The best home and herbal remedies for a cough

Treat your dry, tickly or chesty cough naturally


Dr. Jen Tan
@AVogelUK


03 August 2017

What type of cough do you have?

Different types of cough have different causes so it can be useful to figure out what kind of cough you have so that you know which remedy will work best.

Dry coughs and tickly coughs are generally caused by irritation or dryness at the back of the throat, so anything that will soothe the throat is a good idea. They can also be caused by external factors such as allergies, smoke, dust, as well as problems like asthma.

Chesty coughs are caused by excess mucus, so anything that will loosen, reduce or thin this mucus will be useful. These types of cough often accompany colds, flu and other upper respiratory infections.

If you aren’t sure which type you have read our handy guide – what type of cough do you have?

So what are the best home and herbal remedies for coughs?

Honey and Lemon

Traditionally used to relieve a sore throat, this home remedy is particularly useful for those dry, tickly coughs. The thick, sticky honey is really soothing for the throat and tends to leave a protective layer behind.

Steam

Using a steam bath is a fantastic way to loosen congestion and hydrate a dry respiratory system, making this a useful home remedy for both dry coughs and chesty coughs. Add a few drops of essential oils like tea tree or eucalyptus to maximise these effects. Eucalyptus, along with peppermint, juniper, caraway and fennel oils can be found in our own Po-Ho oil.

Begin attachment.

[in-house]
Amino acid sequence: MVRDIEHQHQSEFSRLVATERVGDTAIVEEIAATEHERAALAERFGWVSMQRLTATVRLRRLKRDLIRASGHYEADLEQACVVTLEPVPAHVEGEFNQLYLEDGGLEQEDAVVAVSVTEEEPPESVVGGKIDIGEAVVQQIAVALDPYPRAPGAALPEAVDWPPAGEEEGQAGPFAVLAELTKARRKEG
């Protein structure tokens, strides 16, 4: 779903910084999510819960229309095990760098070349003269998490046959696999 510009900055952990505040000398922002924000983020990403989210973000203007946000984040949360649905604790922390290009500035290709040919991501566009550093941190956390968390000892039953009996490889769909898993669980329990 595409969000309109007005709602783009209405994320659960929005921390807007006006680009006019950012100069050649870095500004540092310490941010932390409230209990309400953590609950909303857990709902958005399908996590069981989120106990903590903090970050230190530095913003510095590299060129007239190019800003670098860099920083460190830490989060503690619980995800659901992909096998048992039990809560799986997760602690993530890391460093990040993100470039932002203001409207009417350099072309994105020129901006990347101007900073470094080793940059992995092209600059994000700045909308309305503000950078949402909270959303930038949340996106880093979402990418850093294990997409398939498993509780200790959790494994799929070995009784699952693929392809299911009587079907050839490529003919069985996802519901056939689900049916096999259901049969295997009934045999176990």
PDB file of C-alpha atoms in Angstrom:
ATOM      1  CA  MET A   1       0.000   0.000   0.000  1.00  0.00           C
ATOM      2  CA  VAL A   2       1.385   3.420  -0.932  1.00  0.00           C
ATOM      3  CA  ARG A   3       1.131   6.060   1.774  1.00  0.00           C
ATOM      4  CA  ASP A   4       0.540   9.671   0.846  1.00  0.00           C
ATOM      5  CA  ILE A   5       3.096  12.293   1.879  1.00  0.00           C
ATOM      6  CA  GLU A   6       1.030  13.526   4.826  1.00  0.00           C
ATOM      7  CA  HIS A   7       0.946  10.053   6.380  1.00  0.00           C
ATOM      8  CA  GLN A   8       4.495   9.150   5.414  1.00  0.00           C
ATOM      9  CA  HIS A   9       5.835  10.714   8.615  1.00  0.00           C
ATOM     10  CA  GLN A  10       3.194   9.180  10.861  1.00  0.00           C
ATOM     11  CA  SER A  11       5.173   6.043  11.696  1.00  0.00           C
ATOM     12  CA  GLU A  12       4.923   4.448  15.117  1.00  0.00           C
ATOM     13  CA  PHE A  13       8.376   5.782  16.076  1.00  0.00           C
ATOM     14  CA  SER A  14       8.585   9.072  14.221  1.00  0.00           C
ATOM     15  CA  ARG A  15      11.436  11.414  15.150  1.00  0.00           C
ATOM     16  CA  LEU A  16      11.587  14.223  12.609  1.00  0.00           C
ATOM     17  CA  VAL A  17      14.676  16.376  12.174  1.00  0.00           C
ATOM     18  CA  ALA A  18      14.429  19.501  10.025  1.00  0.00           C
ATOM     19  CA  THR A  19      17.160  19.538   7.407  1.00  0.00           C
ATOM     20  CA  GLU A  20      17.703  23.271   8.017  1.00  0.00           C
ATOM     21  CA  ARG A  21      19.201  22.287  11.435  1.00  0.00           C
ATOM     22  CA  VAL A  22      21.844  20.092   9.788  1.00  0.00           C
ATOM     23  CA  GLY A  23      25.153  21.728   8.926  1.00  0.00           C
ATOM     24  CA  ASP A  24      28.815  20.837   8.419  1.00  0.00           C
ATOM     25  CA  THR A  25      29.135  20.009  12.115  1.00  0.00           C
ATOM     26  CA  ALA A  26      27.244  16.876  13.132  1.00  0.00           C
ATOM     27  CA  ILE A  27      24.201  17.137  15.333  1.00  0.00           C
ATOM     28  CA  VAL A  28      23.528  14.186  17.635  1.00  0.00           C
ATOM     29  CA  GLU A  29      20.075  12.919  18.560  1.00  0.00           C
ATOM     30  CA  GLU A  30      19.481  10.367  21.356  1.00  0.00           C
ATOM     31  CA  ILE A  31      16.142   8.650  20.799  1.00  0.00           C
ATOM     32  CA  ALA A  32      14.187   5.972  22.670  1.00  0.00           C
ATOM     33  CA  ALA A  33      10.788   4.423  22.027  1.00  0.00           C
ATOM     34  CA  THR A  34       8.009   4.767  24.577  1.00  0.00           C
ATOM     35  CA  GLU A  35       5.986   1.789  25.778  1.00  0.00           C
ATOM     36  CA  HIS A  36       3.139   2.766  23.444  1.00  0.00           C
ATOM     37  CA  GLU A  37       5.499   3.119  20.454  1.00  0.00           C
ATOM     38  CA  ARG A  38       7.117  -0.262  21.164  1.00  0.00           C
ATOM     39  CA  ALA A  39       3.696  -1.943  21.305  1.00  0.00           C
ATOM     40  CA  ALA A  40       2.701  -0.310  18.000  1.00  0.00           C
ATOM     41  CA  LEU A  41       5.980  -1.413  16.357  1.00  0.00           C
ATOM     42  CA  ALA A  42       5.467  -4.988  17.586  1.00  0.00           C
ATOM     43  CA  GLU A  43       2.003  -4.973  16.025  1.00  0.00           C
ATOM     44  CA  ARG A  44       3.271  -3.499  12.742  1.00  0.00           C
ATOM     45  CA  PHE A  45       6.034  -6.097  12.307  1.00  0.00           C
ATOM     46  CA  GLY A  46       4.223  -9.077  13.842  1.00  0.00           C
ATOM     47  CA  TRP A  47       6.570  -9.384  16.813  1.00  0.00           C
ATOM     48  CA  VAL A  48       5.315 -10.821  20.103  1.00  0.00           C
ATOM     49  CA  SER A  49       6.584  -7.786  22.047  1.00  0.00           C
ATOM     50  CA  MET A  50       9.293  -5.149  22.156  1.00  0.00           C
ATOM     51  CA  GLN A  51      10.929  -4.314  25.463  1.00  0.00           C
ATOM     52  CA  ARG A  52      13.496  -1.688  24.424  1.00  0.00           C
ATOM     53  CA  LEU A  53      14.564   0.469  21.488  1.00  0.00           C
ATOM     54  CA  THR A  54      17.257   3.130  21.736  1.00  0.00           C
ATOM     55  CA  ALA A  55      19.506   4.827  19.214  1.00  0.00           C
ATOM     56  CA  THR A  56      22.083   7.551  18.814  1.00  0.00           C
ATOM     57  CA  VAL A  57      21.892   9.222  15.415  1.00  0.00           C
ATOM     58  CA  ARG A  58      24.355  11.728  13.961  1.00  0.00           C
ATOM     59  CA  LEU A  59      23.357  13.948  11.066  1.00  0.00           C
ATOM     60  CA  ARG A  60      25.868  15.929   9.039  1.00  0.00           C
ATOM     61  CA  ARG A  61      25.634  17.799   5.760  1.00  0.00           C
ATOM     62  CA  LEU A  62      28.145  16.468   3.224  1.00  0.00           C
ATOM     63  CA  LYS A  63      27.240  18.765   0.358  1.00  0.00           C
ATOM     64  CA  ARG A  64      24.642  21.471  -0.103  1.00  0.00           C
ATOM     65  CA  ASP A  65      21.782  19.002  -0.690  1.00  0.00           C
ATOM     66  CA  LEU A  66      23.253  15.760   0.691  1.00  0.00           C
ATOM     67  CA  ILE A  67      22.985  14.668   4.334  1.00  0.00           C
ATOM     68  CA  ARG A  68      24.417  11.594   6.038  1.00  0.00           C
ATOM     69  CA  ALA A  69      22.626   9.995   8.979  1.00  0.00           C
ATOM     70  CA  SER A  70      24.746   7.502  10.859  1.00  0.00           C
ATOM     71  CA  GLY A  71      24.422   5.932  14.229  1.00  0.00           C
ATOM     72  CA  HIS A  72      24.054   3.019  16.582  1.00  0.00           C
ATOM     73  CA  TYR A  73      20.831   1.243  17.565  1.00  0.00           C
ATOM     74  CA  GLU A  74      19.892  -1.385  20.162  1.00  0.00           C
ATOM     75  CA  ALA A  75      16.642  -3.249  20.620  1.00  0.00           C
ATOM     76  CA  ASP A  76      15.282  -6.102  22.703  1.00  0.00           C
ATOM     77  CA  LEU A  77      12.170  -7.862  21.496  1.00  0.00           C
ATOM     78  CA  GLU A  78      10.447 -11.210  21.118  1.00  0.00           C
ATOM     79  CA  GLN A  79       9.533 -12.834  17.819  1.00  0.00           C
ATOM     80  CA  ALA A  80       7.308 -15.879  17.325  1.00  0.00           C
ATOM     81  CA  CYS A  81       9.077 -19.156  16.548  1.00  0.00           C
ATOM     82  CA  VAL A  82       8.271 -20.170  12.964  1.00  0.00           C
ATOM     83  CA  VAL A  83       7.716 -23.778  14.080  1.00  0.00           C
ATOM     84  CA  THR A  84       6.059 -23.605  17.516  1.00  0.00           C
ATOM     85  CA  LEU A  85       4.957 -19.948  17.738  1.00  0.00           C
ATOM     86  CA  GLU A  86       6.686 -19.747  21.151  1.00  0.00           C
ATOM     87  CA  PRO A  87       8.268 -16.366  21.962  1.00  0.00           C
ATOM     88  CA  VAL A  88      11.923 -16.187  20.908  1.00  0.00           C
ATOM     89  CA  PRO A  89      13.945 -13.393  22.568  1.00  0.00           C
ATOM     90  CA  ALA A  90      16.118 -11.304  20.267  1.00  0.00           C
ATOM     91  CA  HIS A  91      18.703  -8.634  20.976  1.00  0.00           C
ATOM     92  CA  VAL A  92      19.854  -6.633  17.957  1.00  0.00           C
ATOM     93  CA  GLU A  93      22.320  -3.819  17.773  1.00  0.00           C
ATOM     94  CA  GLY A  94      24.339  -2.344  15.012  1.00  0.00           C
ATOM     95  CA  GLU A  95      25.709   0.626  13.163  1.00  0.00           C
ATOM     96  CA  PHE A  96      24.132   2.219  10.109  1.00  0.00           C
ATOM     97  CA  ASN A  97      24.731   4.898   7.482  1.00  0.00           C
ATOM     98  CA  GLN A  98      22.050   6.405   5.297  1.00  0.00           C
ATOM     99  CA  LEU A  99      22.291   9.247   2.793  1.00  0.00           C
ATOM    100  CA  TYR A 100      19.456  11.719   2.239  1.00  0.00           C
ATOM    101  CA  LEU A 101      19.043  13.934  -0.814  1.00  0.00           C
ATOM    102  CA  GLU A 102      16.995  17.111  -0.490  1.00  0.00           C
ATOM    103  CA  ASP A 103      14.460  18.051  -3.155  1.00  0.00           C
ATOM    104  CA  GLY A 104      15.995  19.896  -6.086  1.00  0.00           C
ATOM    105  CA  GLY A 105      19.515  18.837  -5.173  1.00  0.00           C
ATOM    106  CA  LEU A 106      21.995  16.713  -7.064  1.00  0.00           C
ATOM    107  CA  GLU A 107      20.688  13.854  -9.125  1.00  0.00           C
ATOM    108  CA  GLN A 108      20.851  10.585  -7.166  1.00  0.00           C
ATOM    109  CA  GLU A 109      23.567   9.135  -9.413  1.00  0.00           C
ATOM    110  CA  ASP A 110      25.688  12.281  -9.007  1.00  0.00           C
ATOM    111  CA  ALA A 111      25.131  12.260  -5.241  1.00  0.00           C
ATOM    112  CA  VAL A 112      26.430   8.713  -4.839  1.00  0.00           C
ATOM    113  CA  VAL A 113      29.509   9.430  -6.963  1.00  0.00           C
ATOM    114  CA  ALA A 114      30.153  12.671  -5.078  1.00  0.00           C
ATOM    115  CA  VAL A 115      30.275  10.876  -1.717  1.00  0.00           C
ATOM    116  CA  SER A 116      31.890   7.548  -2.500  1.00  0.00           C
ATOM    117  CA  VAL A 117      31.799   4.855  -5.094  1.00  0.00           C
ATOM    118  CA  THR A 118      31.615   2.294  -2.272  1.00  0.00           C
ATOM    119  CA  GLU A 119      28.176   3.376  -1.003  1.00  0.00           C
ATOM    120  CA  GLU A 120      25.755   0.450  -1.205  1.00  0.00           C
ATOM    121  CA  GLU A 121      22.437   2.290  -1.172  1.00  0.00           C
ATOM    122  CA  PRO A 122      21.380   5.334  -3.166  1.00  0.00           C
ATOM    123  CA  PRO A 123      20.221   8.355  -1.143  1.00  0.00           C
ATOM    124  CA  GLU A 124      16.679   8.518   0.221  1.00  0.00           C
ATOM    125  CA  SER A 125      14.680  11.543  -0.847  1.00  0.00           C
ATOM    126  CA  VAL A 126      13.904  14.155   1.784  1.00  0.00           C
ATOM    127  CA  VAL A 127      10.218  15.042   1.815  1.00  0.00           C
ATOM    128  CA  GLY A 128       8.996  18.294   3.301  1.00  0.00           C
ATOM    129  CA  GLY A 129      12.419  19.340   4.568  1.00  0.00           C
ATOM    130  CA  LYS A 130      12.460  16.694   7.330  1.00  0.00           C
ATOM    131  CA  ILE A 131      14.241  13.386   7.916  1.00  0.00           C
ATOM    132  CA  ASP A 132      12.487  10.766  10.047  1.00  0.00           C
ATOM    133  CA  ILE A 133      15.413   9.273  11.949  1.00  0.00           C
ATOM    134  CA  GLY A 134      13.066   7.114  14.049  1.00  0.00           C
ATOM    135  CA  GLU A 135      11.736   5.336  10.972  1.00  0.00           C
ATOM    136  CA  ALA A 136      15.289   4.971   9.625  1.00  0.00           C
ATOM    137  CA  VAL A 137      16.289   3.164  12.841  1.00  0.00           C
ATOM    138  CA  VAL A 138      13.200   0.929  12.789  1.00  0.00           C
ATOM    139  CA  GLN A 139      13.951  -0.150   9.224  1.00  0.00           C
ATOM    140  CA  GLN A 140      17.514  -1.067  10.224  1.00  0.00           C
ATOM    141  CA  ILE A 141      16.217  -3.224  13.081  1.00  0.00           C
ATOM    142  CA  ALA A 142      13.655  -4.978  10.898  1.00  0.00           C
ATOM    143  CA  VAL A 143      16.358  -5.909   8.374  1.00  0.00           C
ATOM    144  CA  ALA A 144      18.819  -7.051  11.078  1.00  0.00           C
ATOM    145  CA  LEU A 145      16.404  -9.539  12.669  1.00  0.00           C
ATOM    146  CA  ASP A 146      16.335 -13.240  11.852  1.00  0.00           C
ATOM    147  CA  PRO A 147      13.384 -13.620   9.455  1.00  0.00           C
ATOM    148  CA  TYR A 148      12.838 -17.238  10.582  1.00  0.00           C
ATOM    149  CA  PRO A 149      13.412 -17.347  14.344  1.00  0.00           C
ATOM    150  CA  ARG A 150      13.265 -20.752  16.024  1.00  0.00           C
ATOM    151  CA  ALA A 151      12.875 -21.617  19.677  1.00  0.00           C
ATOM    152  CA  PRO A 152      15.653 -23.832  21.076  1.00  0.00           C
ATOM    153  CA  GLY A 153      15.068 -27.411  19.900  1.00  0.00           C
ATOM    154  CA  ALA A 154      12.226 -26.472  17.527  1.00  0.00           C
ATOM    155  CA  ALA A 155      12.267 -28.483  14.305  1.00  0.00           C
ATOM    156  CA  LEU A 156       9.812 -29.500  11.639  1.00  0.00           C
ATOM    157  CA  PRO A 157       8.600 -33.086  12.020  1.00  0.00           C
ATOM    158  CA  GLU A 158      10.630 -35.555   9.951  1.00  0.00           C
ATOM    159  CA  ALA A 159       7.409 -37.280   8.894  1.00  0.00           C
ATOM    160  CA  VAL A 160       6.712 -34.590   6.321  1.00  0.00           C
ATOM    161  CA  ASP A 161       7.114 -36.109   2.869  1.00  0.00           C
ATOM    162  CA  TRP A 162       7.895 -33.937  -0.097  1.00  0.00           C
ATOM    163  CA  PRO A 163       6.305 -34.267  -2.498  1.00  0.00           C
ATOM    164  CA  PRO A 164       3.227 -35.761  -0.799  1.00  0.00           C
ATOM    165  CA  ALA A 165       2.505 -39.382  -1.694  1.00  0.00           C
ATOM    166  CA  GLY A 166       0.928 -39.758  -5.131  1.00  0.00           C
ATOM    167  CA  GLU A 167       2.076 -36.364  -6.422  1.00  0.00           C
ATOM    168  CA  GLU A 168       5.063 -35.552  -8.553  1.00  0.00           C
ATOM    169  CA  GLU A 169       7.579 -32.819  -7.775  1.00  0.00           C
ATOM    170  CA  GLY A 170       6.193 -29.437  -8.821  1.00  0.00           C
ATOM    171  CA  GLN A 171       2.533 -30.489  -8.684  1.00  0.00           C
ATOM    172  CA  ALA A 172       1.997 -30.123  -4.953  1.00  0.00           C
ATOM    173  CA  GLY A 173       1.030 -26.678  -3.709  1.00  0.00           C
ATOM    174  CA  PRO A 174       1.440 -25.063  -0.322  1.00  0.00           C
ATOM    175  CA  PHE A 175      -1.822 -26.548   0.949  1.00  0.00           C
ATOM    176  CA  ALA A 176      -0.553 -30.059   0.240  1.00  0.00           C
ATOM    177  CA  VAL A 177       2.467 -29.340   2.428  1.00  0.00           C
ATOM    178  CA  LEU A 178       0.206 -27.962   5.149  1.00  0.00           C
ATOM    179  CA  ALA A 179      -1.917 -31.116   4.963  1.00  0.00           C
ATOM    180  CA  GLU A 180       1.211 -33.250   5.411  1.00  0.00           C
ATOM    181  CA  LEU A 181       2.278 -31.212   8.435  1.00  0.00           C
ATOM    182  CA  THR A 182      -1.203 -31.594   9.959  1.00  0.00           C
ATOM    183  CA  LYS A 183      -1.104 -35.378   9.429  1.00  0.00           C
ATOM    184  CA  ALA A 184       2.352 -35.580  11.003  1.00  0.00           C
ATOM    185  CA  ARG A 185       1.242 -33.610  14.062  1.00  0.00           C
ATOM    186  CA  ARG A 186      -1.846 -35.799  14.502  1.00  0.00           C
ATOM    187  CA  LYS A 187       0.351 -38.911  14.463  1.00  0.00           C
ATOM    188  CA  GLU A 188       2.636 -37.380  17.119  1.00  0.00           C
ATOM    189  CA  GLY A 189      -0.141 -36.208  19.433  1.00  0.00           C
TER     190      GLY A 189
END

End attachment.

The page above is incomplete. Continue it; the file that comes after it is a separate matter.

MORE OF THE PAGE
Essential oils

Diluted essential oils can also be rubbed onto the chest to help provide relief from a chesty cough. Again, tea tree and eucalyptus are good choices, so you may want to pick up some Po-Ho oil.

Mullein

This herb has soothing properties and has been traditionally used to ease coughs and inflammation since ancient Greece!  

You can buy dried mullein to use as a tea, or you can also find this herb in our Cough Spray. This handy spray delivers mullein, along with marshmallow and honey, directly to the back of the throat where it’s needed most. These ingredients sooth irritation and leave a protective layer over the throat, so the cough spray works best for dry and irritating coughs.

Pine

That Christmas tree might be useful for more than just decoration this year! Pine is a fantastic plant for relieving coughs, as discovered by Alfred Vogel during his time surrounded by pine trees in the Swiss mountains.

Our Bronchosan Cough Syrup contains pine, along with honey, to help relieve dry and irritated coughs.

Thyme

Thyme has been long used as a medicinal herb to heal all kinds of ailments, but it is particularly useful for respiratory problems such as a cough. It is commonly used in tea form, but it is also available in our Bronchoforce remedy, along with other useful herbs such as ivy, liquorice root, star anise oil and eucalyptus oil. Together, these ingredients help to loosen and thin mucus, making this a fantastic remedy for chesty coughs.

Vitamin C